Whether you were up all night dancing at a friend’s wedding, worked a 12-hour shift on your feet, or just wore a pair of reasonably high heels to work, there’s a good chance that your feet are feeling it.
“The feet, especially the sole of the foot, is innervated by thousands of free nerve endings,” says Cameron Yuen, D.P.T., C.S.C.S., senior physical therapist at BeSpoke Treatments in New York City. “These nerves alert your body to compression, inflammation, and strain through the ligaments, fascia, tendons, muscles, and bones of the foot. And a long day of standing or dancing puts strain on these ligaments, fascia, tendons, and muscles.” Translation: All of these nerves are the reason your feet feel so much pain.
The worst part about it all? You were really hoping to get in a good workout today. You’re feeling well rested and energized, but the thought of walking to the gym and then standing on your feet to lift or take a group fitness class has you flinching a bit. So should you just skip your workout entirely? You actually don’t have to—but you may need to change things up a bit.
We asked our experts to share different workouts and exercises you can do when your feet are killing you, along with some moves and stretches you can do to help your feet feel better. Here are some of their suggestions.
Hop into the pool. “With swimming, you’re off your feet, and you’re getting a full-body workout,” says Luke Lombardo, AFAA-CPT, Ironman triathlete, and master trainer at Lagree Fitness in Los Angeles, CA. “You’re using your arms, core, back, and legs.”
Sign up for a mega-former or Pilates mat-based class. “While you will be standing for parts of the class, your feet will be supported by a soft surface on the machine or the mat,” says Lombardo. “And in mat-based classes, you spend very little time on your feet.”
“Pull up a yoga mat and perform different abs and core moves that won’t have you on your feet, like crunches and abs-wheel roll-outs,” says Lombardo. “This could also be beneficial if you integrate exercises where your feet are elevated to help promote circulation and alleviate inflammation.”
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“Foot and ankle pain is often less related to the tissues and strength of the feet, and more related to weakness and poor control at the hip and trunk,” explains Yuen. “Poor hip and trunk control leads to an inward collapse at the knee, ankle, and foot. Stabilizing the more proximal areas help with this chain of posture.” Here are some exercises that can help—along with video demonstrations made by the trainers at Bespoke. Perform 10 to 12 reps of each exercise below (on each side, if applicable).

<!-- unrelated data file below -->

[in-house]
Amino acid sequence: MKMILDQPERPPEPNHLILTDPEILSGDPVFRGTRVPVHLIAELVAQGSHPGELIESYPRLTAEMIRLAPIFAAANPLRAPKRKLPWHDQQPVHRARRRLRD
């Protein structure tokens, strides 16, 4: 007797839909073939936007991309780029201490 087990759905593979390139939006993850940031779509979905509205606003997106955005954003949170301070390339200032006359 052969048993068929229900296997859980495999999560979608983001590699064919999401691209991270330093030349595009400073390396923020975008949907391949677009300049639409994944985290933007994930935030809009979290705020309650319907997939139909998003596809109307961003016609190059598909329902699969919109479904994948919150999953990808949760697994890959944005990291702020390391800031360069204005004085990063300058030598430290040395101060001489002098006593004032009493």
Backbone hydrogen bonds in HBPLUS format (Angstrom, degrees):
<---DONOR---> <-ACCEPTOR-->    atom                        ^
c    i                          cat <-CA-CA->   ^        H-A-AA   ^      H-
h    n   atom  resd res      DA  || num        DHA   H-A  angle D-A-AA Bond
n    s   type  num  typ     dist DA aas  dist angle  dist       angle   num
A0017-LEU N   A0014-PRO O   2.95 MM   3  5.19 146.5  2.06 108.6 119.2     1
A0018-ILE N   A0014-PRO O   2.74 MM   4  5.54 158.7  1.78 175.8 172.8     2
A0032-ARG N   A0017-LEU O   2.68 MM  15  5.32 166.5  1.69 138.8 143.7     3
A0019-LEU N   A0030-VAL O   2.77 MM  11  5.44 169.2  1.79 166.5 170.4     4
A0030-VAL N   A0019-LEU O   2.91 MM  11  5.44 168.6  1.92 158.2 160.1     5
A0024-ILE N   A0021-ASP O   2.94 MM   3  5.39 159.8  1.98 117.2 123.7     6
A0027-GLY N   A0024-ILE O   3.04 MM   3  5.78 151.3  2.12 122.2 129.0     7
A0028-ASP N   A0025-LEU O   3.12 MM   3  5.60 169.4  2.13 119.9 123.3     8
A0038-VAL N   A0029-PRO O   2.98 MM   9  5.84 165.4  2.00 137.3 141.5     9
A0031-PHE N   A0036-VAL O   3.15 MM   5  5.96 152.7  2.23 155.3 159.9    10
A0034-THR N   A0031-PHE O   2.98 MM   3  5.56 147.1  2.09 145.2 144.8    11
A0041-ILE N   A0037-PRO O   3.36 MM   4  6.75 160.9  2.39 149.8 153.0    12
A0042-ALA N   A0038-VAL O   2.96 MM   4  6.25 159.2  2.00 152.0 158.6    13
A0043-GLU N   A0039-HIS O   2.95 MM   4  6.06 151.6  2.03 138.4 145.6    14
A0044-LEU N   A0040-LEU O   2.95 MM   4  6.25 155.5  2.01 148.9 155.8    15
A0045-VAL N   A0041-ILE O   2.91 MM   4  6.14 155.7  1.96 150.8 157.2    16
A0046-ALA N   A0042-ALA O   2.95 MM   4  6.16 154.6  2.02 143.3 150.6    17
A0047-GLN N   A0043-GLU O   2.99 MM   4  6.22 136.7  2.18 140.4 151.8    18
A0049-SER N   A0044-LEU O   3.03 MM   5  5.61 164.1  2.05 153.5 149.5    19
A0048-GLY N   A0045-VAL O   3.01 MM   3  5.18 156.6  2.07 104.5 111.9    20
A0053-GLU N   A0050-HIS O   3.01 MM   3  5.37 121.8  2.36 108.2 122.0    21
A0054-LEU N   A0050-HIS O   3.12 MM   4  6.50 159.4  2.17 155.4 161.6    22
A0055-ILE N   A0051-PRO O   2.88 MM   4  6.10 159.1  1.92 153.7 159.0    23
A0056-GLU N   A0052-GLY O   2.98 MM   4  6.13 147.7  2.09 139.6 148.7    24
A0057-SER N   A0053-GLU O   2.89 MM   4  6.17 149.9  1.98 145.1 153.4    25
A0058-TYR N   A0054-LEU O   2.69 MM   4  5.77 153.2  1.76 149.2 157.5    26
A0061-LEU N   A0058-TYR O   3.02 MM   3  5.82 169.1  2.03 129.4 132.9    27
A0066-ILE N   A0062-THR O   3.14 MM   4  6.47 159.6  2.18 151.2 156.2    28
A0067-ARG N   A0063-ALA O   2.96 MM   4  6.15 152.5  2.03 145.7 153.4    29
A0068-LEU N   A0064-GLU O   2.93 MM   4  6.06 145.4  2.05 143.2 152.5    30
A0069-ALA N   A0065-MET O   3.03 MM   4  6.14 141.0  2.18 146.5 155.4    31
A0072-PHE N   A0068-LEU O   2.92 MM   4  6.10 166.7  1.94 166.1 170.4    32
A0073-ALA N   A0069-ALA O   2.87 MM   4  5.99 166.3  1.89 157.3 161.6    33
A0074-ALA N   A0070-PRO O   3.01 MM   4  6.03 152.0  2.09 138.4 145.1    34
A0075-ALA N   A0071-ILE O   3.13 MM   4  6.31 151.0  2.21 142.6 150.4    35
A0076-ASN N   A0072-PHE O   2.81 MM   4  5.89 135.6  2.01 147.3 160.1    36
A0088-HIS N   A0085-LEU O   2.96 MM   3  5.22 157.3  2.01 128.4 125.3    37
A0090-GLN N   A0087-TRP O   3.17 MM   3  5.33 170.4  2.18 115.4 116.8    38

“This exercise targets the glute maximus, one of the major muscles that controls the pelvis, and assists with control of the foot,” says Yuen.
How to: Start in a tabletop position with a mini resistance band wrapped around both feet. Extend your leg back to form a straight line, squeezing your glutes, then return to starting position.
“This exercise targets the glute maximus and medius, muscles that are essential for preventing inward collapse of the knee and ankle,” explains Yuen.
How to: Get on all fours with your knees directly beneath your hips and your hands under your shoulders. Wrap a mini band around both ankles. Keeping your knee bent, lift one leg up and out to the side to hip height, or as high as possible. Repeat on the other side.
“Poor pelvic control can also lead to poor ankle and foot control, leading to excess stress on the tissues of the feet,” says Yuen. “This exercise helps strengthen the pelvis.”
How to: Lie face-up with your arms extended toward ceiling, directly over your shoulders, and knees bent 90 degrees over hips, calves parallel to floor. Hold a Swiss ball between your knees and hands. Keeping shoulders down and feet flexed, engage your core and extend your right arm and left leg away from you, while keeping the Swiss ball in place with your opposite foot and hand. Tap heel to floor and return to center. Immediately repeat on the opposite side
“The side plank targets the lateral muscles of the trunk and hip that prevent rotation, and improve single-leg stance stability,” says Yuen.
How to: Lie on your left side with your legs straight and your right leg stacked on top of your left. Rest your weight on your left forearm and the outside edge of your left foot, and lift your hips off the ground. Your elbow should be directly beneath your shoulder, and your body should forms a straight line from your neck to your ankles.
Find a tennis ball or a lacrosse ball, place it on the ground, put your foot on top of it, and gently move the ball around the sole of your foot. “Light massage to the plantar fascia helps with pain reduction, increasing circulation, and restoring mobility,” says Yuen.
Grab your foam roller and hit the mat to roll out both calves. “Foam rolling the calves helps with blood-flow return, reducing stiffness, and pain associated with tender points,” says Yuen.
Give the glutes a much-needed stretch: Lie on your back with both knees bent. Keeping the knee bent, cross one ankle over your opposite thigh. To feel an even greater stretch, pull your bottom leg towards your body. “This stretch reduces hip tightness and helps with lower-body blood flow,” says Lombardo.
Source: Women’s Health Mag